Reply
  10. ENFP in Texas

    “I should be allowed to just not show up for work if I feel like it with no repercussions.”

    Who thinks like this?

    Reply
    1. Nursing Home CFO

      Particularly in a nursing home where residents lives literally depend on employees being there. Even if the employer can get someone to come in last minute, it is often at an overtime or some premium rate.

      Reply
      1. Captain Vegetable (Crunch Crunch Crunch)

        Yeah, but I bet there is a lot of burn out in that kind of place, especially if you want to take a vacation later in the year but an unexpected illness wrecks those plans. Personally, I am at a job where I don’t accrue PTO (no sick time, no vacation time) until after a year- should I just quit if I get sick, so as not to take unpaid time off? I would hate to “steal” from my employer.

        Reply
    2. Spider

      Two of my former coworkers, and one current coworker, that’s who! The current one is tenured faculty, so nothing’s being done about him. The other two former coworkers were staff (unionized), and neither of them were fired — both were offered early medical retirement for alcoholism and mental health issues, respectively. The second one was sent to HR SEVEN TIMES for not showing up without calling out at least one day a week FOR THREE YEARS, and she still managed to not get fired for it.

      Madness.

      Reply
  11. Drop Bear

    LW 1: Are you sure your supervisor to be realised it was your wedding ring? You said you didn’t argue, so I’m wondering if you told actually told her what it was. If not she perhaps assumed it was just a ‘non’meaningful’ ring. If she did know, then wow!

    Reply
  12. Veir

    #1, maybe you could think about it the same way people who need to take their rings off for safety reasons do? My husband works at a factory and no jewelry whatsoever is allowed there and there are quite a few married couples, both white collar and blue collar.

    Reply
    1. justcourt

      Why? It seems pretty clear from the letter that the dress code is for aesthetics rather than safety. The LW shouldn’t have to delude herself in order to normalize her employer’s insane dress code.

      Reply
      1. Tiff

        At the same time this is the employer’s rules. If a wedding ring worn between 9-5 is more important than this paycheque that is up to the employee.

        How is this any different from employers that don’t want facial piercings and employees need to replace their piercings with plugs every day? The only focus with those policies is usually the non-conservative appearance.

        I will open this saying that I have been married for years and my wedding ring is dear to me: it is JUST a ring. Yes it is heavily symbolic and sentimental but at the end of the day it is only a piece of metal. I had a conservative job where I was asked to remove my engagement ring and only wear my wedding band… that is when I bought a necklace to hold my ring under my shirt while I worked. No big deal and really wasn’t worth losing my income to protest.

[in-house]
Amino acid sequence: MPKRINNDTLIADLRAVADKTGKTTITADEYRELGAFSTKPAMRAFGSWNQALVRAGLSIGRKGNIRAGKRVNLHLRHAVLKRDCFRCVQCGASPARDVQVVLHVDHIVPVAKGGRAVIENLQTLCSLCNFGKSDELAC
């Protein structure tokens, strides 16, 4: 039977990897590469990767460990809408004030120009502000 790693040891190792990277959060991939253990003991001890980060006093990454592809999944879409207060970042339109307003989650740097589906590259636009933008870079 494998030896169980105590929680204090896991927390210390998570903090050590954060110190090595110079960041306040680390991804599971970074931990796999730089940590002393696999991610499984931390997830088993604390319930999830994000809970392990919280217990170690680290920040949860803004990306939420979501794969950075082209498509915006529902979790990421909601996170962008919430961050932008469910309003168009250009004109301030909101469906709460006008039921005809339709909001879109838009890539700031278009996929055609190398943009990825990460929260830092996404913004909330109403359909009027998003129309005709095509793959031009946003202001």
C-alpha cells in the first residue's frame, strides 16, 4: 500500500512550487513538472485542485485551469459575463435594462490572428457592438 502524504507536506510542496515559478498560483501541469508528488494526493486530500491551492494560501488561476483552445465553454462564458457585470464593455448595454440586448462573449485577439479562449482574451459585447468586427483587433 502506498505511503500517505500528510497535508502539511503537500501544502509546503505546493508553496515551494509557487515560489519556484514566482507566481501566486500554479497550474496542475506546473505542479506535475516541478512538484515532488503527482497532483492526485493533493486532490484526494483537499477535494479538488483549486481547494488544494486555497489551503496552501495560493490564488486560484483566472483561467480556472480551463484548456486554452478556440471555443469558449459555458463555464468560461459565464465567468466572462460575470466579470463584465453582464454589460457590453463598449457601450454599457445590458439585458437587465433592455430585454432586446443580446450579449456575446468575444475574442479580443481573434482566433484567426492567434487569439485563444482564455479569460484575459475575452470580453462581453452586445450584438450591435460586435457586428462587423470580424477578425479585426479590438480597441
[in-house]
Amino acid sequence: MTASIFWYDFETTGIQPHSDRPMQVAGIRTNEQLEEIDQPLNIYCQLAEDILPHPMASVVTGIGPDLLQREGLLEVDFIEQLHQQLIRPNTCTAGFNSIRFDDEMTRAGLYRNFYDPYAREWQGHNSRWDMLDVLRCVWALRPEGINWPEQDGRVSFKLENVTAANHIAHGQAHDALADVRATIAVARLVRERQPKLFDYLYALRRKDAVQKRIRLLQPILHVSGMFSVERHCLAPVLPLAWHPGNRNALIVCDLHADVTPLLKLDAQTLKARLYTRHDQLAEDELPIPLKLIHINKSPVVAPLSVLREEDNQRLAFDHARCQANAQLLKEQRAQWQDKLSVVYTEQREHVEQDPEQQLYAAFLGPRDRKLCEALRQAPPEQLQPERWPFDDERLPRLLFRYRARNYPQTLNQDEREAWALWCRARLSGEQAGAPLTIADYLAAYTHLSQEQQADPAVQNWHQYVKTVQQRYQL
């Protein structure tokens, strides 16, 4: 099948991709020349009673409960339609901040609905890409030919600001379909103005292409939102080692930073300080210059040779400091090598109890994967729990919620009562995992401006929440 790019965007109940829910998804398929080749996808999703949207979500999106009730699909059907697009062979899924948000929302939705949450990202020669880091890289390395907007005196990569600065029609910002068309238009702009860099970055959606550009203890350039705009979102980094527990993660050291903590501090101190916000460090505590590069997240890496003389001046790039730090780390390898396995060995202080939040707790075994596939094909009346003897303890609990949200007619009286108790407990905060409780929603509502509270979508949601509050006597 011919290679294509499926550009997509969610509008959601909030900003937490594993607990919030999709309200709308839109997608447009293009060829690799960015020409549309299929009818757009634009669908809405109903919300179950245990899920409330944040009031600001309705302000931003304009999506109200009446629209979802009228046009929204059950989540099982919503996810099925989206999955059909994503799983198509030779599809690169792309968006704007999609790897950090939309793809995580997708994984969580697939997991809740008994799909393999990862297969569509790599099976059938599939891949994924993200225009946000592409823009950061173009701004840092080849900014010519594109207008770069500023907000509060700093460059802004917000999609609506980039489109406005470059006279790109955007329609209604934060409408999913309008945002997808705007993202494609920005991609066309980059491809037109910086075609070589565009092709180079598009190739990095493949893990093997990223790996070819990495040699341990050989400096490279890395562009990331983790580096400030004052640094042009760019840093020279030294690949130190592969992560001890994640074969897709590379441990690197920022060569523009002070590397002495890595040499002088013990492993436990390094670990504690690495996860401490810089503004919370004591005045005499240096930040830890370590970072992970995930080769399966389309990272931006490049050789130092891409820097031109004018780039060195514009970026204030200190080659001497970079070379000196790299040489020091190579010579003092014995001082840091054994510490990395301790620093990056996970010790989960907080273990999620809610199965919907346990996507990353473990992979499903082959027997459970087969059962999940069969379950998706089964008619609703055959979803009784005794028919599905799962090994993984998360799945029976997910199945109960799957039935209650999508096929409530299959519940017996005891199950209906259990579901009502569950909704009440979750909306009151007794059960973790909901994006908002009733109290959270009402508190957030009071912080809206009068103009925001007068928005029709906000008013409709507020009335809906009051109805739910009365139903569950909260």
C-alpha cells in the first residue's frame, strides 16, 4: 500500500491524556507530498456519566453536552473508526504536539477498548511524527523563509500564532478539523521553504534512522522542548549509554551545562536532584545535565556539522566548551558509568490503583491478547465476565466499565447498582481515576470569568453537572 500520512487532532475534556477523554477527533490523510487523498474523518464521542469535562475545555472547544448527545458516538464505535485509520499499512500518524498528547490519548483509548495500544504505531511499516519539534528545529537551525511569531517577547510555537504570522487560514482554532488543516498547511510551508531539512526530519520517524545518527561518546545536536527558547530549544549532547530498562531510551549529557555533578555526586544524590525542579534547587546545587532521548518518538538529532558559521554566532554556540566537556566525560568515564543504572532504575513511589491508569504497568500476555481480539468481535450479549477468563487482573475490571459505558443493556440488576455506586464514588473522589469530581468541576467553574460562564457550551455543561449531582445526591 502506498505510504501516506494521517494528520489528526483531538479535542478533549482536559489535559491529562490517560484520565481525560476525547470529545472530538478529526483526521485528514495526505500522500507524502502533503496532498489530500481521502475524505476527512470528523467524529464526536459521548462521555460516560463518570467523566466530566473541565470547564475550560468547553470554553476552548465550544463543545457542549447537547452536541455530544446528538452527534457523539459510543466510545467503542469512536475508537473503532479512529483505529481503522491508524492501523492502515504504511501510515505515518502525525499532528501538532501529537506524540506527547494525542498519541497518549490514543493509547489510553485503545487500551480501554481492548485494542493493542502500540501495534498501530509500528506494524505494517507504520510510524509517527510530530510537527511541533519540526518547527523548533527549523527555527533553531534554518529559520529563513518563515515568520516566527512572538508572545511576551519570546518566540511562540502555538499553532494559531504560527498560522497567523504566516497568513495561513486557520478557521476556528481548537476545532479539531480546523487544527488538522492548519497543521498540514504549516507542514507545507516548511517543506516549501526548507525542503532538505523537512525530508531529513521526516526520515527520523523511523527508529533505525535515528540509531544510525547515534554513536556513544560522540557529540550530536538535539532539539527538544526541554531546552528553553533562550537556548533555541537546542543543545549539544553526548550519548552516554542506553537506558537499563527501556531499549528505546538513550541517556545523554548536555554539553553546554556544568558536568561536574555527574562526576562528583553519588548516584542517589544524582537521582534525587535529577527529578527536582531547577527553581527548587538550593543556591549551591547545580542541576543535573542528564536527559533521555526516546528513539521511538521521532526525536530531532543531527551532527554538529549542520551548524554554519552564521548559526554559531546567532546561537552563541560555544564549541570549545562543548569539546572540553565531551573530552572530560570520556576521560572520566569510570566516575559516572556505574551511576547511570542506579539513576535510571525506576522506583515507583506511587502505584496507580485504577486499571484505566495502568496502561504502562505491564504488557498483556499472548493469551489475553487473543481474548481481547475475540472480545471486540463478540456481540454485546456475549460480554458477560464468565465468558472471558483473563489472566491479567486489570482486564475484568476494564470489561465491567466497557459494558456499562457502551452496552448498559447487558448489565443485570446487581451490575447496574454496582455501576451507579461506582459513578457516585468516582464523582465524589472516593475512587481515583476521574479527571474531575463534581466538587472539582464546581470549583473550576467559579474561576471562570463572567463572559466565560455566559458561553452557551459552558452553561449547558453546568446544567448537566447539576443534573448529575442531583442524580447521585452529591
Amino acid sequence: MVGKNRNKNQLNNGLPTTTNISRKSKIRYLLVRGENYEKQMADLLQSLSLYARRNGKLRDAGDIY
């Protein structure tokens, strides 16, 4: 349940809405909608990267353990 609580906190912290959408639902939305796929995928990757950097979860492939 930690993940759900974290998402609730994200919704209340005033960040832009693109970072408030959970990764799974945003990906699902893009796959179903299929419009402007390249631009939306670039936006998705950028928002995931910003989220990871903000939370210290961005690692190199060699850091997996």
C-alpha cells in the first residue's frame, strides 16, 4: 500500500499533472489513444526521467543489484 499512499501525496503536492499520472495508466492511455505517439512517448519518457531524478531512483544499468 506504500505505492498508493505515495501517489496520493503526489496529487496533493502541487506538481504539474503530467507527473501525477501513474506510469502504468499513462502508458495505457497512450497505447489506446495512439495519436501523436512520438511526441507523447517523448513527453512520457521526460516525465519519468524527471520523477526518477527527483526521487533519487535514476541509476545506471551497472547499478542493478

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        1. Beatrice

          Facial piercings don’t have the same level of social acceptance as wedding rings. The purpose behind the rule is important. It’s clearly not for safety reasons, because she can replace it with a different metal ring. It’s not because they don’t want the clientele she’s working with to know she’s married.

          Of course it’s the OP’s decision whether she wants to deal with the rule or forego a paycheck from this particular employer. And in this economy, there’s a good chance she has other options. If they have weird, arbitrary, controlling rules about this one thing, it’s a good bet they have others. I’d be thinking pretty hard about whether I wanted to deal with that.

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        2. MLB

          It’s different because it’s her wedding ring. Something that 99% of married people wear, and just because it doesn’t fall into their “acceptable jewelry” guideline doesn’t mean she shouldn’t be able to wear it. Specific dress codes are implemented because one person decided to push the envelope. So unless she has a working carousel popping up from her ring finger, her wedding ring should be allowed regardless of the stones that are in it.

          Not to mention, if they’re that specific about the way she dresses and the jewelry she wears, what else are they particular about that is generally acceptable by most? If a company us more worried about the clothes and jewelry I wear than the work I’m doing, it’s probably not the company I want to work for.

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            1. Essess

              found a bunch – https://www.google.com/search?q=carousel+jewelry+ring&rlz=1C1GGRV_enUS778US778&tbm=isch&source=iu&ictx=1&fir=NrEFeoI2kX0hgM%253A%252CIUUsEaDwEmu-zM%252C_&usg=AFrqEzcpWKg6H5P6I2BPiEO_M7slssYUTg&sa=X&ved=2ahUKEwiN09CKh6TdAhVIba0KHQcIB6gQ9QEwDHoECAEQCA#imgrc=NrEFeoI2kX0hgM:

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            2. Totally Minnie

              I have a necklace that’s a tiny working carousel. It was a gift, so I don’t know where it came from, but it’s a thing that exists in the world.

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          1. Close Bracket

            > It’s different because it’s her wedding ring.

            Signing a piece of paper doesn’t make her jewelry better than my jewelry. I’ve had my opal nose stud for 20 years and the piercing for going on 30, which I’d like to point out is longer than most marriages. If I liked the job enough, I would replace the opal with the plain silver stud or leave it out entirely even though it has strong sentimental value to me. I won’t die without my nose ring. Married people won’t die without their wedding rings.